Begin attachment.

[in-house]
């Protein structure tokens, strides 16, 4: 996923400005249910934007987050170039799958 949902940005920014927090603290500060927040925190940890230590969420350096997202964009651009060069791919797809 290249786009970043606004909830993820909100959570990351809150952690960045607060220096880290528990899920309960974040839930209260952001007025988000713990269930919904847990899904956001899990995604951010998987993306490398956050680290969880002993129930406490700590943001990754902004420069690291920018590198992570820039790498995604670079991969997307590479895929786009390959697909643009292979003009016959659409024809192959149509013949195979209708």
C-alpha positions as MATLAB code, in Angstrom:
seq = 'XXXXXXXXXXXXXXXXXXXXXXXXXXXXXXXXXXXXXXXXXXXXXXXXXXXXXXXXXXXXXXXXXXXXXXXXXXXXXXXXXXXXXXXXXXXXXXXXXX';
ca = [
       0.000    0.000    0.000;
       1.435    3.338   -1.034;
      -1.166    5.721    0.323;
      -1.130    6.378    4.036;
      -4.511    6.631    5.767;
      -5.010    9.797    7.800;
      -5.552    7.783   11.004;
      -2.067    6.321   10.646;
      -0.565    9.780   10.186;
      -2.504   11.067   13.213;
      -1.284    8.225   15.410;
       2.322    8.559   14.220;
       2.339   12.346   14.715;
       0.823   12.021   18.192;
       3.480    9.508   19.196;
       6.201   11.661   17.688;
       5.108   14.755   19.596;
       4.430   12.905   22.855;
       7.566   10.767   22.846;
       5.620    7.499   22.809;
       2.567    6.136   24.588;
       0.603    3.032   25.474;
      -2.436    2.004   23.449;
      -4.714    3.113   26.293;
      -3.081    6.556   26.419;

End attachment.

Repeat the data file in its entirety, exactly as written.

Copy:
[in-house]
């Protein structure tokens, strides 16, 4: 996923400005249910934007987050170039799958 949902940005920014927090603290500060927040925190940890230590969420350096997202964009651009060069791919797809 290249786009970043606004909830993820909100959570990351809150952690960045607060220096880290528990899920309960974040839930209260952001007025988000713990269930919904847990899904956001899990995604951010998987993306490398956050680290969880002993129930406490700590943001990754902004420069690291920018590198992570820039790498995604670079991969997307590479895929786009390959697909643009292979003009016959659409024809192959149509013949195979209708």
C-alpha positions as MATLAB code, in Angstrom:
seq = 'XXXXXXXXXXXXXXXXXXXXXXXXXXXXXXXXXXXXXXXXXXXXXXXXXXXXXXXXXXXXXXXXXXXXXXXXXXXXXXXXXXXXXXXXXXXXXXXXXX';
ca = [
       0.000    0.000    0.000;
       1.435    3.338   -1.034;
      -1.166    5.721    0.323;
      -1.130    6.378    4.036;
      -4.511    6.631    5.767;
      -5.010    9.797    7.800;
      -5.552    7.783   11.004;
      -2.067    6.321   10.646;
      -0.565    9.780   10.186;
      -2.504   11.067   13.213;
      -1.284    8.225   15.410;
       2.322    8.559   14.220;
       2.339   12.346   14.715;
       0.823   12.021   18.192;
       3.480    9.508   19.196;
       6.201   11.661   17.688;
       5.108   14.755   19.596;
       4.430   12.905   22.855;
       7.566   10.767   22.846;
       5.620    7.499   22.809;
       2.567    6.136   24.588;
       0.603    3.032   25.474;
      -2.436    2.004   23.449;
      -4.714    3.113   26.293;
      -3.081    6.556   26.419;